Webpack tutorial - part 01 - introduction

Webpack tutorial - part 01 - introduction

webpackUntil a web application is at the development stage, you may ignore bundling modules. But when it goes to production, you start considering minification and reducing a number of requests for static resources to the server. Webpack is currently one of the most popular solutions for that.

What is Webpack?

Webpack is a tool that manages all aspects of creating bundles with code and resources. It can take care of gathering code together, images compression, SCSS to CSS generation etc. Cache busting is also not an issue. As a result you may get a set of files ready for packing and deployment. It's mainly a manager of this process and most of the work is done by plugins and loaders which gives huge configuration possibility.

This tutorial

It is going to be sample application development along with webpack configuration. I am going to show you how this tool can be used for various aspects of web application bundling. We are going to start from a very simple example and it is going to evolve step by step to more and more complex application and configuration.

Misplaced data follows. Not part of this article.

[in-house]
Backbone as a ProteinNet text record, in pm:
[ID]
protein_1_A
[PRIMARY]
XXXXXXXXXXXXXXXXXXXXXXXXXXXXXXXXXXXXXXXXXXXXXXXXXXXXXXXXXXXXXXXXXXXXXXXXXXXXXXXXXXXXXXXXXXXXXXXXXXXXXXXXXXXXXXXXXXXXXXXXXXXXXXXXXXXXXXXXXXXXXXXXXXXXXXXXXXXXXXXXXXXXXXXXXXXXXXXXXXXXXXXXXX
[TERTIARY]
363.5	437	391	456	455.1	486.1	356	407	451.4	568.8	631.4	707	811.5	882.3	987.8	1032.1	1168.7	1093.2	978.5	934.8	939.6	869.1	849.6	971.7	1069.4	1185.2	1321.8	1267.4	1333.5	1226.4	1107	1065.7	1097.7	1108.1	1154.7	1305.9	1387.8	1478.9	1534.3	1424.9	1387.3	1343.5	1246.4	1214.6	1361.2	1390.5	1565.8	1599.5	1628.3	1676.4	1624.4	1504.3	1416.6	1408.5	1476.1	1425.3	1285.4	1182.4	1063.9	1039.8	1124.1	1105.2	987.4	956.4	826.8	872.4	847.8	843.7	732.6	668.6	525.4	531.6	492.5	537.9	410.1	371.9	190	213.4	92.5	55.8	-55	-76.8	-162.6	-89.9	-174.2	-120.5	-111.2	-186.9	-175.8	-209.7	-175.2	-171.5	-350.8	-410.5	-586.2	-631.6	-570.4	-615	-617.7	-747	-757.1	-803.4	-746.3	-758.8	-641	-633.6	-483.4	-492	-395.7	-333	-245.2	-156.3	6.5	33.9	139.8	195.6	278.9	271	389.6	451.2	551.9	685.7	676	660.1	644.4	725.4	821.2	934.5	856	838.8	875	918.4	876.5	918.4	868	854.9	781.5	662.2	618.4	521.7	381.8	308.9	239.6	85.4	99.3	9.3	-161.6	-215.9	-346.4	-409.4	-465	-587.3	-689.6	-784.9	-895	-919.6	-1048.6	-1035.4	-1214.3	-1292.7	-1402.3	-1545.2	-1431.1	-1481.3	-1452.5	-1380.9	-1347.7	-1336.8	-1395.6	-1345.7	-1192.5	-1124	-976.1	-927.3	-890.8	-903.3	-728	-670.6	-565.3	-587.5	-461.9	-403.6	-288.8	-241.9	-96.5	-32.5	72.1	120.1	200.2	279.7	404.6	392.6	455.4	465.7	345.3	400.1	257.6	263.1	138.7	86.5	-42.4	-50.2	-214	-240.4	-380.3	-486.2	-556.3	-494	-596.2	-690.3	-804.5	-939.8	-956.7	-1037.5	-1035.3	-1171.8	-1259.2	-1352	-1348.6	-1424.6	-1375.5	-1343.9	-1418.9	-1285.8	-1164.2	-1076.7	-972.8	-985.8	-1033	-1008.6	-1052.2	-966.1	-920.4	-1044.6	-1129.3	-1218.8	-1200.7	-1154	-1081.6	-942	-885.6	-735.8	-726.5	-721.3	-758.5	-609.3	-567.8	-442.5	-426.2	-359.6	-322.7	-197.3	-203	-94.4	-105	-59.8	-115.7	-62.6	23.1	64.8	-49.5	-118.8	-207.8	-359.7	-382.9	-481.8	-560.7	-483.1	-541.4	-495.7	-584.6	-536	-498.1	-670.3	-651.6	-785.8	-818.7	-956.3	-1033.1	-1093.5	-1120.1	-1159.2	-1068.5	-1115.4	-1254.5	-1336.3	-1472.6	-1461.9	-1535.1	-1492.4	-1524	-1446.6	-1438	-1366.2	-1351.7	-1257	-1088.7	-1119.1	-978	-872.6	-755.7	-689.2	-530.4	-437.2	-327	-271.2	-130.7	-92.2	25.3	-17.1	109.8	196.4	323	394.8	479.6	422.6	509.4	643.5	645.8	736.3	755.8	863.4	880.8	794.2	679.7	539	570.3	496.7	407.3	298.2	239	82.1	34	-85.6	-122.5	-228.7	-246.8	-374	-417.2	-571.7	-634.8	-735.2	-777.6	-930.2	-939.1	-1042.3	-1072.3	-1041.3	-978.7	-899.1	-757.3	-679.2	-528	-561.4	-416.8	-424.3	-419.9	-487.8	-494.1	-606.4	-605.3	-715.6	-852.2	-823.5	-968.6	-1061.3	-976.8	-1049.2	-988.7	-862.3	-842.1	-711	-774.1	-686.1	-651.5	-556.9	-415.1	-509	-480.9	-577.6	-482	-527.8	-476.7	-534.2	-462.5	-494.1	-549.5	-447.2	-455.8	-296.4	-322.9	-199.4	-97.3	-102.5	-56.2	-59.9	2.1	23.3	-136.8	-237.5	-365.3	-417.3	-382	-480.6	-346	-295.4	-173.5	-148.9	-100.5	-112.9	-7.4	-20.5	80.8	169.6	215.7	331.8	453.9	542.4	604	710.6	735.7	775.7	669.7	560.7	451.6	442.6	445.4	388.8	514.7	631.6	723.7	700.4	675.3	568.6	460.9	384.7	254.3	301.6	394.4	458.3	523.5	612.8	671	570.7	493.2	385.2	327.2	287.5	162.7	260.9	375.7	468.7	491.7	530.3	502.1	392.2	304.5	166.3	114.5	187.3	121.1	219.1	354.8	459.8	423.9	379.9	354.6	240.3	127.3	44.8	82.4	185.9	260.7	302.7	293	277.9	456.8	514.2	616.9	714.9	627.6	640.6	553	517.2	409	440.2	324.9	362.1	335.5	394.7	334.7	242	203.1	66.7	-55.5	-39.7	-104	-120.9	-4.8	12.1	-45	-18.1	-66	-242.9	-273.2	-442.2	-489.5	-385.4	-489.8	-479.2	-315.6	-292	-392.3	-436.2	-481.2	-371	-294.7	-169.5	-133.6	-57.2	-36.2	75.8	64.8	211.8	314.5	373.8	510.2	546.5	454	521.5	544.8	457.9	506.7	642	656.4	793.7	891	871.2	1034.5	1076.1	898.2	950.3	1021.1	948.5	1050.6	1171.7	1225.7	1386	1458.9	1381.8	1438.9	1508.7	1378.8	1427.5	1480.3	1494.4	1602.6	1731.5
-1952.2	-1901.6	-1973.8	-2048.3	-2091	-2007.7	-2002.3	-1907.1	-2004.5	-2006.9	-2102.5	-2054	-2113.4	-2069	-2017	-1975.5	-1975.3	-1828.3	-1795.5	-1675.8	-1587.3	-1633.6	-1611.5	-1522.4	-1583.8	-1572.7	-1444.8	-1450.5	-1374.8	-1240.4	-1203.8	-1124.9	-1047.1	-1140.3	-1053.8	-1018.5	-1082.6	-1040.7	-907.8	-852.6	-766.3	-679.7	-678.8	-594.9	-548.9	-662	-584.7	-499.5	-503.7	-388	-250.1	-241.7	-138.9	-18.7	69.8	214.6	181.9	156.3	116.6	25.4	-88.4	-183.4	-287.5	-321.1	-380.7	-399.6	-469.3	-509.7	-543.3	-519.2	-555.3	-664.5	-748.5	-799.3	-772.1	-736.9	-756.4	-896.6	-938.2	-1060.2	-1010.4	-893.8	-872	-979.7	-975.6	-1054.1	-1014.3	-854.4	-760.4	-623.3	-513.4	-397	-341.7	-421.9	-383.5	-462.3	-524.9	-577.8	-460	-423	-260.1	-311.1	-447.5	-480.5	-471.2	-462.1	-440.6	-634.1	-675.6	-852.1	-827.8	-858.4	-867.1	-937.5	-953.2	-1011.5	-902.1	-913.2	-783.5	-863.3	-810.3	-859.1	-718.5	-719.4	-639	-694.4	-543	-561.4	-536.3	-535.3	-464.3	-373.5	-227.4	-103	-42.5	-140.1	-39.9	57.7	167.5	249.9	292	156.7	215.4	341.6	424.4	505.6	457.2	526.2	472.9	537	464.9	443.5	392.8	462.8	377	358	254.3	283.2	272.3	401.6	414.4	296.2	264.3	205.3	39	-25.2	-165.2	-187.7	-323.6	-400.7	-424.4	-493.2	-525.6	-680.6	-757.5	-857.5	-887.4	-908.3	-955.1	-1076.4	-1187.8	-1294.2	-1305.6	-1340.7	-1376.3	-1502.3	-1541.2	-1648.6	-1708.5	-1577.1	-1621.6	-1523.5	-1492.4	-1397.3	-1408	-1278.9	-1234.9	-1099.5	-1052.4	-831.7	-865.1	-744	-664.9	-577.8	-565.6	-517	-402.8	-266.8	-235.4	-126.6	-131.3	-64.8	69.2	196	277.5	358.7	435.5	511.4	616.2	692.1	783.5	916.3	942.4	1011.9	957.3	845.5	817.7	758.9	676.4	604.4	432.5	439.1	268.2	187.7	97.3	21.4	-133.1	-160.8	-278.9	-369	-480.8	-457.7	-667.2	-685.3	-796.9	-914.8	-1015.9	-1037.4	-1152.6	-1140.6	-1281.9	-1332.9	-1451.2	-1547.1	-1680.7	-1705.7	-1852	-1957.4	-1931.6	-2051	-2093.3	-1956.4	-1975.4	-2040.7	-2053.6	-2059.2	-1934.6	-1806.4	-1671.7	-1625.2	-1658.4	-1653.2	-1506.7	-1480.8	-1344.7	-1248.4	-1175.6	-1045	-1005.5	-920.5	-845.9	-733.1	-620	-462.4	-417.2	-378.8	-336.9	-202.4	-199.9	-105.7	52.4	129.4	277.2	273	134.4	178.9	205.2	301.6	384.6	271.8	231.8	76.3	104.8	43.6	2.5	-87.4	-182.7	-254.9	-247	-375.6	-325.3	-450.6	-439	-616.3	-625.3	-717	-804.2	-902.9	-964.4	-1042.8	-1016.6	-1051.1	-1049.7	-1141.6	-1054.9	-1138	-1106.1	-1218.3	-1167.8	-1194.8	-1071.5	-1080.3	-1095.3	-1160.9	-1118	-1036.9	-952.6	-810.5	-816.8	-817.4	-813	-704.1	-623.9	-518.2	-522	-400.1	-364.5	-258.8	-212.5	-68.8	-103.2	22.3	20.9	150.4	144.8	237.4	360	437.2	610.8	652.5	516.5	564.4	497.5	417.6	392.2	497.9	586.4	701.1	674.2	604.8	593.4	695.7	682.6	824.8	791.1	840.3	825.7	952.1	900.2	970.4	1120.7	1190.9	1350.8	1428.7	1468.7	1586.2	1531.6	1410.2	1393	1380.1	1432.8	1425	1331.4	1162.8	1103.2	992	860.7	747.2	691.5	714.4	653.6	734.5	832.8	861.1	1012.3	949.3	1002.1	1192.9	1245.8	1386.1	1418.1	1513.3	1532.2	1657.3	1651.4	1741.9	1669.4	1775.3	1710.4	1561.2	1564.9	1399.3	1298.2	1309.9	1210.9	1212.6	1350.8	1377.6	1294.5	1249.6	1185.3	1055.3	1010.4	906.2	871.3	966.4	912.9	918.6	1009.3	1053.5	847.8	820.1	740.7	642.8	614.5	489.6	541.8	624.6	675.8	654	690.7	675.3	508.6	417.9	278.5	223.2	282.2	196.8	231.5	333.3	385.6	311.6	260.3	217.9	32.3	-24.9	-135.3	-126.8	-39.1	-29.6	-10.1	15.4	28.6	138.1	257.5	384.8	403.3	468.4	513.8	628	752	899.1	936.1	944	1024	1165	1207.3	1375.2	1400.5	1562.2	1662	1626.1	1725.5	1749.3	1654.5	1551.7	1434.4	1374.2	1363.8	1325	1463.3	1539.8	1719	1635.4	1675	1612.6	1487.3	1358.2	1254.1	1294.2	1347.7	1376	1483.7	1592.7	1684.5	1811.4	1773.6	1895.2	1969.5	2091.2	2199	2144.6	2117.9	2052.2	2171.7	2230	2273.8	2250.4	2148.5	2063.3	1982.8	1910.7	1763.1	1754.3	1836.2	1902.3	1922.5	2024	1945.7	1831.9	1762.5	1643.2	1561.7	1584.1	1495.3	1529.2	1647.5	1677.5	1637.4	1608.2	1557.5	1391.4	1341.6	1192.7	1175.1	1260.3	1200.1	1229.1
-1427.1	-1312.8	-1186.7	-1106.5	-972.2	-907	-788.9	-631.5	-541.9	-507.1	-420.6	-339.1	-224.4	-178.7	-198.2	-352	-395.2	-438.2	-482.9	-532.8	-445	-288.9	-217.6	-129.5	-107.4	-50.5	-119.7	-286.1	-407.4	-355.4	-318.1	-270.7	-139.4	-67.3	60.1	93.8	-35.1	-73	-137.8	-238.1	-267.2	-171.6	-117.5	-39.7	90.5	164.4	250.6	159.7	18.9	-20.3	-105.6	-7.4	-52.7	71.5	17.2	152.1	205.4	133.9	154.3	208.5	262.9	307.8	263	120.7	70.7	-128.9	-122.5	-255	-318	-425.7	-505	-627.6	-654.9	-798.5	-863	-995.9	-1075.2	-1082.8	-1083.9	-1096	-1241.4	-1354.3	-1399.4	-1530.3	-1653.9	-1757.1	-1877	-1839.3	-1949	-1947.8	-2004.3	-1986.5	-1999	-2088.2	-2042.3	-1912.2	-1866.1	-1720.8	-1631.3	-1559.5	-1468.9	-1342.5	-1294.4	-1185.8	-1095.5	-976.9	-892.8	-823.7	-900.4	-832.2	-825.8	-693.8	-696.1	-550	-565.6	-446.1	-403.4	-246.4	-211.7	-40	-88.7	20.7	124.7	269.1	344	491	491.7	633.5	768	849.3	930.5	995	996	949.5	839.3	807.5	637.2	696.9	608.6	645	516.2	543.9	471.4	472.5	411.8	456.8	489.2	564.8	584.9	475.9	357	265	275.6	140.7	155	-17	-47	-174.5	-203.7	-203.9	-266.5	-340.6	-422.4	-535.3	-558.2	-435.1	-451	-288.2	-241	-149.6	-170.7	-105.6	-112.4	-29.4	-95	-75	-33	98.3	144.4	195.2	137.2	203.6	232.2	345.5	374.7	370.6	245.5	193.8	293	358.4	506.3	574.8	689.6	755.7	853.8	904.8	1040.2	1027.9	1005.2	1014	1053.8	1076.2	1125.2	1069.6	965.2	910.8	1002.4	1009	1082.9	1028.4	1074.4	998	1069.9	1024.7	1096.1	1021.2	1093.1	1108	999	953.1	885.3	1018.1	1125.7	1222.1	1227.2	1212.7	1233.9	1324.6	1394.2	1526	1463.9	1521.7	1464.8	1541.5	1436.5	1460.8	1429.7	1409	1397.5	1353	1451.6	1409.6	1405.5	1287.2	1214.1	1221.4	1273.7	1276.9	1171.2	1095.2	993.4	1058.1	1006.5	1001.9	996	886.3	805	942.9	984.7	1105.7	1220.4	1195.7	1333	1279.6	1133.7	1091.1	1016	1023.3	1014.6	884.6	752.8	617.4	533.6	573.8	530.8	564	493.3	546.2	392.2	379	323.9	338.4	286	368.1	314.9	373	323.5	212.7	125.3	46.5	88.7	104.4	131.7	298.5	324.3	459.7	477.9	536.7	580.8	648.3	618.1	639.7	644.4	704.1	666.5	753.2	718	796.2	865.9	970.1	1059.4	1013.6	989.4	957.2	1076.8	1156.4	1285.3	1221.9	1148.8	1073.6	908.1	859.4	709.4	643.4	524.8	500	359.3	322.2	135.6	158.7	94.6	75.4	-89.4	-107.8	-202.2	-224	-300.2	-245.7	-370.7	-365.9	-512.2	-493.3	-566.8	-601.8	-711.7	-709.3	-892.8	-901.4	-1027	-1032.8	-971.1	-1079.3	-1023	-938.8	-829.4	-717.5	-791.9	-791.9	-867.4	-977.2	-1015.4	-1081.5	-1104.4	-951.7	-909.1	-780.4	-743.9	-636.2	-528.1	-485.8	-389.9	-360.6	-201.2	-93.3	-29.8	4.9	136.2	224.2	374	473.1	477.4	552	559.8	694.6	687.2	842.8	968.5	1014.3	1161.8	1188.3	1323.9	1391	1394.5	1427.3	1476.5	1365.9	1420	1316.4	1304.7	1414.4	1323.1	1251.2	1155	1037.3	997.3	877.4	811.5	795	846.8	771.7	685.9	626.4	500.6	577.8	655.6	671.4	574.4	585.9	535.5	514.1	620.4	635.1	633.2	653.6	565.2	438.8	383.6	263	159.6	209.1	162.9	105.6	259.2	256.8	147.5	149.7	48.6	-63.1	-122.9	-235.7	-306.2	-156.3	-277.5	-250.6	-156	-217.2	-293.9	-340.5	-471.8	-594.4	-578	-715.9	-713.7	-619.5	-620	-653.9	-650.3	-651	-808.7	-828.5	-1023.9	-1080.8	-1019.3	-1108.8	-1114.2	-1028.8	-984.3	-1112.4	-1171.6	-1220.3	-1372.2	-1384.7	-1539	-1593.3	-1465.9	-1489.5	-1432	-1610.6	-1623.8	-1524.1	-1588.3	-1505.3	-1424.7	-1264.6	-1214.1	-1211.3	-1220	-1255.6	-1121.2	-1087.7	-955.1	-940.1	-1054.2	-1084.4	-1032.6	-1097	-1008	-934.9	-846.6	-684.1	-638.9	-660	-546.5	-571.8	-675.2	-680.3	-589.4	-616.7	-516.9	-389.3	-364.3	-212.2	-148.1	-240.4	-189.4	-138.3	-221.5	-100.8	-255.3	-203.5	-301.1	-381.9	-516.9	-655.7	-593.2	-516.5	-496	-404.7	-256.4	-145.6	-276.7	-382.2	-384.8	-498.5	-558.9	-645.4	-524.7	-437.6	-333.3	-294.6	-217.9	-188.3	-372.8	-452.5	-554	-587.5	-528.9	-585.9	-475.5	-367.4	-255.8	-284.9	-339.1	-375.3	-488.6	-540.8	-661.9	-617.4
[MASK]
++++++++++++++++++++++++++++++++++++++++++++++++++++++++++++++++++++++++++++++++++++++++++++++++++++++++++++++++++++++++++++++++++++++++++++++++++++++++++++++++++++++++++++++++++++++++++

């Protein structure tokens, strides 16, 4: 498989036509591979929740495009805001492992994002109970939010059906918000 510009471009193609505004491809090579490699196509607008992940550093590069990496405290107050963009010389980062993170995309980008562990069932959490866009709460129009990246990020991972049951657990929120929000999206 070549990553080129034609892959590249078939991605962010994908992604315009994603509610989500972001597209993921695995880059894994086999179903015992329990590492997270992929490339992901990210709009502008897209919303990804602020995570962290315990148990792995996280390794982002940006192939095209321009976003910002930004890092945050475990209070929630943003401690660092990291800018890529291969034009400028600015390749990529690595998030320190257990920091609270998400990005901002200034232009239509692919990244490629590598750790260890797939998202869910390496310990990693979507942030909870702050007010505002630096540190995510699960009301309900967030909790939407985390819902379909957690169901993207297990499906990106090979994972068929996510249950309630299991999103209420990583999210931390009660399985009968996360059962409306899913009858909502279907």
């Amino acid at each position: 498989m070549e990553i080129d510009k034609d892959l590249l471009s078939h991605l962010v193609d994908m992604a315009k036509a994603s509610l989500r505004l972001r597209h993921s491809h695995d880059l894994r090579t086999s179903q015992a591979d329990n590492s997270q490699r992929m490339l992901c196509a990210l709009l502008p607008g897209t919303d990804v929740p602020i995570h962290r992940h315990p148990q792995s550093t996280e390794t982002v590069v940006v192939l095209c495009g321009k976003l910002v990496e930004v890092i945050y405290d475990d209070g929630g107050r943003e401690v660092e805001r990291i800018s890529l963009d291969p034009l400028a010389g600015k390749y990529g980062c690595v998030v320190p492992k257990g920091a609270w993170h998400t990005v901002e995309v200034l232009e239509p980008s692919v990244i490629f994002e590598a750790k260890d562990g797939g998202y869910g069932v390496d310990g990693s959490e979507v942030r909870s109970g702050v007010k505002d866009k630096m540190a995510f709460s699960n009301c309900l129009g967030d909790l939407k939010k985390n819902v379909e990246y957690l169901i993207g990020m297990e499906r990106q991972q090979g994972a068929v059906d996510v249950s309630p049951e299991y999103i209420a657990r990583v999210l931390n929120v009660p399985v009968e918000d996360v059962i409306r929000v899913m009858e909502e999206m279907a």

Sample application

The website that I am going to use for this tutorial is going to be as simple as possible but complex enough to show solutions for various common issues with bundling. At this moment it is a website not a whole web application with a backend to reduce amount of source code and for simplicity. Webpack is not going to bundle the backend part of the application so I am not going to worry about it right now.

The main and the newest source code is available on GitHub at master branch but each part of this tutorial is going to have it's own branch. When writing this article I am referring to the code checked into https://github.com/dba-presents/multi-page-webpack-example/tree/tutorial/part01-introduction.

The business purpose of the application is to present race results to runners. It has two web pages:

files tree

  • races.html which shows a list of two races: 2018 and 2017 edition; when a user click on a particular link, then he/she is directed to results
  • results.html which presents best runner if 2017 edition is chosen or a message that the results are not available yet if 2018 was clicked. 

Each of the above pages has a JavaScript file associated with it which dynamically loads data. It is quite simple script but it gives some space for Webpack.

The website can be easily deployed and run by copying content of webapp directory to Tomcat or if you use IntelliJ IDEA, you can just click with the right mouse button on the races.html file and choose Run 'races.html'.

Next part

Look here for the next part of Webpack tutorial.